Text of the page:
- NAME: Alain LeRoy Locke
- OCCUPATION: Educator, Philosopher, Scholar, Journalist
- BIRTH DATE: September 13, 1886
- DEATH DATE: June 09, 1954
- Did You Know?: Alain LeRoy Locke was the first African American to be named a Rhodes Scholar.
- EDUCATION: Central High School, Harvard University, University of Oxford, Hertford College, Philadelphia School of Pedagogy, University of Berlin
- PLACE OF BIRTH: Philadelphia, Pennsylvania
- PLACE OF DEATH: New York, New York
- Full Name: Alain LeRoy Locke
- AKA: Alain Locke
- Nickname: Father of the Harlem Renaissance
Best Known For
Alain LeRoy Locke was a philosopher best known for his writing on and support of the Harlem Renaissance.
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Alain LeRoy Locke was born on September 13, 1886, in Philadelphia, Pennsylvania. Locke graduated from Harvard University and was the first African American to win a prestigious Rhodes Scholarship. He subsequently received a doctorate in philosophy from Harvard and taught at Howard University. Locke publicized the Harlem Renaissance to a wide audience. He died in New York City on June 9, 1954.
"The pulse of the Negro world has begun to beat to Harlem."
"Negro fiction would be infinitely poorer without the persevering and slowly maturing art of Miss [Jessie] Fauset, and her almost single-handed championship of upper and middle-class negro life as an important subject for fiction."
Alain LeRoy Locke was born in Philadelphia, Pennsylvania, on September 13, 1886, to father Pliny Ishmael and mother Mary Hawkins Locke. A gifted student, Locke graduated from Philadelphia's Central High School second in his class in 1902. He attended the Philadelphia School of Pedagogy before matriculating at Harvard University, from which he graduated in 1907 with degrees in both literature and philosophy.
Despite his intellect and clear talent, Locke faced significant barriers as an African American. Though he was selected as the first African-American Rhodes Scholar, Locke was denied admission to several colleges at the University of Oxford because of his race. He finally gained entry into Hertford College, where he studied from 1907 to 1910. Locke also studied philosophy at the University of Berlin during his years abroad.
Alain Locke taught English at Howard University before returning to Harvard to complete his graduate studies. He completed his dissertation, "The Problem of Classification in the Theory of Value," in 1918, graduating with a doctorate in Philosophy. Locke then returned to Howard University as chair of the school's Department of Philosophy—a position that he would hold until his retirement in 1953.
Locke died on June 9, 1954, in New York City, after suffering from heart problems for some time.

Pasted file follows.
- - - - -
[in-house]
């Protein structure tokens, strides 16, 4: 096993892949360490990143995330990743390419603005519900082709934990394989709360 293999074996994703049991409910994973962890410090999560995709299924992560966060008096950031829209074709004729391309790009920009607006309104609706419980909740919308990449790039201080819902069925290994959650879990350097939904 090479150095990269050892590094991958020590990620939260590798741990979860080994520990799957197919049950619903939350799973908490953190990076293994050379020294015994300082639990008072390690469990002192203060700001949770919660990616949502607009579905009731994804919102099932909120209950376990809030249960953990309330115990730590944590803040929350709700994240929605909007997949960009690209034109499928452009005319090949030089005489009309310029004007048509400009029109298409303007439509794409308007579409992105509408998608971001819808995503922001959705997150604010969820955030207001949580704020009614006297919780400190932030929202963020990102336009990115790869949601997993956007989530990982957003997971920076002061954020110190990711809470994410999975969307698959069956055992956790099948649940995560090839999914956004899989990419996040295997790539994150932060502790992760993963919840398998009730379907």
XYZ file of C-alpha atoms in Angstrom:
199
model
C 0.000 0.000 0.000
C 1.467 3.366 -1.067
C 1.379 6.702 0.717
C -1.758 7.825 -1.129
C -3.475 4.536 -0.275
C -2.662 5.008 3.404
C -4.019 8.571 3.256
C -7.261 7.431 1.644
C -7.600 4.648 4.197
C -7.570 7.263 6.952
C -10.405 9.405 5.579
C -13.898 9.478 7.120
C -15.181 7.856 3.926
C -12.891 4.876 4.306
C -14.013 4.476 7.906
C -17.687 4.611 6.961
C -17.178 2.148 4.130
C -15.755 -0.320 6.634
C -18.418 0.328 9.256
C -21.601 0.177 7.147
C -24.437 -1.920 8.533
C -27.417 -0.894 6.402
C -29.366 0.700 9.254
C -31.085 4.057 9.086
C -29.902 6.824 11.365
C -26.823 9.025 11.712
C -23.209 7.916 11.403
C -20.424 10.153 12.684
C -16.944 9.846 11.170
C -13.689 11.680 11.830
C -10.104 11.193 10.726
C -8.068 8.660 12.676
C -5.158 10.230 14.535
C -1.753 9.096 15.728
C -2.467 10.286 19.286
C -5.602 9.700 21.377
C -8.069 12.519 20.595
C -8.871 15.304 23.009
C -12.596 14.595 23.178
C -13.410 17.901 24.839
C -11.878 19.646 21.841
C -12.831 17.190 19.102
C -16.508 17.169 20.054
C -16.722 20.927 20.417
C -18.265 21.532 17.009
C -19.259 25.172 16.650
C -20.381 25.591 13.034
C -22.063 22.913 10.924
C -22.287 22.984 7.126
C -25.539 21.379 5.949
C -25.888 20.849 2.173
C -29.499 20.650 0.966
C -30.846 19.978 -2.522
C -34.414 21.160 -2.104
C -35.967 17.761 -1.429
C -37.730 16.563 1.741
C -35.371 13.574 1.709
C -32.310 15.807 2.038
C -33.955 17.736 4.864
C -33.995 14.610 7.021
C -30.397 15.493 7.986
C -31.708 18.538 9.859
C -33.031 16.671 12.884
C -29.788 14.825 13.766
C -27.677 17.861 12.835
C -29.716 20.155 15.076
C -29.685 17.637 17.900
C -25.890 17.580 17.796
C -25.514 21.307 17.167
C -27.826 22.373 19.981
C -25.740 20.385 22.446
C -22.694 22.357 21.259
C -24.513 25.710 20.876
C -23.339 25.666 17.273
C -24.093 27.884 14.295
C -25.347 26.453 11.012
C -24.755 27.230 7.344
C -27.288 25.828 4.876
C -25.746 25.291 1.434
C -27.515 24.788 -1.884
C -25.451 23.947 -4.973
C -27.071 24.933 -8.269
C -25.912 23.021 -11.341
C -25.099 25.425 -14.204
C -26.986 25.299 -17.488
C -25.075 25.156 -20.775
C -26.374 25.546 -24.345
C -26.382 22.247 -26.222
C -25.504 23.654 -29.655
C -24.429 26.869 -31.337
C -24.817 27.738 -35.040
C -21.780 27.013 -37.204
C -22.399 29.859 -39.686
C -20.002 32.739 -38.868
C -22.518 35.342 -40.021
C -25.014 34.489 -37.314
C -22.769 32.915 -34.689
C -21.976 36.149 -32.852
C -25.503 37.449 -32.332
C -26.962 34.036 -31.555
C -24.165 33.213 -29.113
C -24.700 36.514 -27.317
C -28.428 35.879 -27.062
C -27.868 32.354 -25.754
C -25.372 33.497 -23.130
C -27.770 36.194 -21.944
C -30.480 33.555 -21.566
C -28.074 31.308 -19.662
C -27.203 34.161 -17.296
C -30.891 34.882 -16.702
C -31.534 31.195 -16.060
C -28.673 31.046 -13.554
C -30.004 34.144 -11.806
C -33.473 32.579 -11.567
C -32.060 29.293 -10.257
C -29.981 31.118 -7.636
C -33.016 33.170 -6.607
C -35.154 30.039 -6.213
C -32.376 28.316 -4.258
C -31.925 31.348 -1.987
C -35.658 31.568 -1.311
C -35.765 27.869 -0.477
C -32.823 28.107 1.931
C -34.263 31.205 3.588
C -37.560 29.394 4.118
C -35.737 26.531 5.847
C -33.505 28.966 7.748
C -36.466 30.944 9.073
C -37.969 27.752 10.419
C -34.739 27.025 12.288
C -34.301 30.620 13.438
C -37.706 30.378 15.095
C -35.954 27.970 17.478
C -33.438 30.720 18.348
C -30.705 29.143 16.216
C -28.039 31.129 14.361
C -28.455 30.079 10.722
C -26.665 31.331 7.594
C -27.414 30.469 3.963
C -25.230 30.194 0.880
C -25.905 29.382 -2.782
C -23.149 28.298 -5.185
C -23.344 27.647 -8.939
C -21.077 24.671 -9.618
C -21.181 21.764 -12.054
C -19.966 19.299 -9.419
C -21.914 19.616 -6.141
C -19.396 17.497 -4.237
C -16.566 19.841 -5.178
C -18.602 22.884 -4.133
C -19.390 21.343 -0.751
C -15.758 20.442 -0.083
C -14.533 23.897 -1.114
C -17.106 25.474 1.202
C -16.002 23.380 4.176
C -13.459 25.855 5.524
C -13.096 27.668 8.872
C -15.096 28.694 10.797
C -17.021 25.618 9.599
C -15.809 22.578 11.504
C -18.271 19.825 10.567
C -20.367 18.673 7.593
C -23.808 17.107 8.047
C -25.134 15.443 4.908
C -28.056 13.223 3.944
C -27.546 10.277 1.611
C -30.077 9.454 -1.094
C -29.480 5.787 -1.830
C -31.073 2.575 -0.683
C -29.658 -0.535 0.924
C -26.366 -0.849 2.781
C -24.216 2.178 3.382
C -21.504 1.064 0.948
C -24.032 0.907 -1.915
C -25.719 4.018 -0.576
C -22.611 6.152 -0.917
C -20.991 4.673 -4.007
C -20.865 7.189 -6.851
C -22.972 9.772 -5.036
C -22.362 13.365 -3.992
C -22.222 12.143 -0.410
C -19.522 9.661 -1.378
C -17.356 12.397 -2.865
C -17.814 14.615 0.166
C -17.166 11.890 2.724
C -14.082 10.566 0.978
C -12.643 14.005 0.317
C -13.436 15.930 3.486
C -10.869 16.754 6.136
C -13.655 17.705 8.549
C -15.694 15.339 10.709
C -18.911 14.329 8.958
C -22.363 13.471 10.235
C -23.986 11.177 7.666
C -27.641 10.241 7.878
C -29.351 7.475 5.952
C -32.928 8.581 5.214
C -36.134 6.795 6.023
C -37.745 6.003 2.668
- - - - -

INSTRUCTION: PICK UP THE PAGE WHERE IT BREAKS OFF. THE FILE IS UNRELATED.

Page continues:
Locke promoted African-American artists and writers, encouraging them to look to Africa for artistic inspiration. Author Zora Neale Hurston received significant support from Locke. He also reviewed the work of African-American scholars in the pages of the periodicals Opportunity and Phylon, and published work on African-American art, theater, poetry and music.
Much of Locke's writing focused on African and African-American identity. His collection of writing and illustrations, The New Negro, was published in 1925 and quickly became a classic. He also published pieces on the Harlem Renaissance, communicating the energy and potential of Harlem culture to a wide audience of both black and white readers. For his part in developing the movement, Locke has been dubbed the "Father of the Harlem Renaissance." His views on African-American intellectual and cultural life differed sharply from those of other Harlem Renaissance leaders, however, including W.E.B. Du Bois (who was also a friend of Locke's). While Du Bois believed that African-American artists should aim to uplift their race, Locke argued that the artist's responsibility was primarily to himself or herself.
Locke declared his belief in the Baha'i Faith in 1918. His philosophical writings promoted pluralism, cultural relativism and self-expression.
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After the Civil War, many of the country's best and brightest black advocates, artists, entrepreneurs and intellectuals moved to the New York City neighborhood of Harlem. Thanks largely to the efforts of these residents, Harlem became both the cradle of a cultural revolution and the heart of the civil rights movement. Meet some of the many people who gave—and continue to give—this neighborhood a voice, simply by calling it home.
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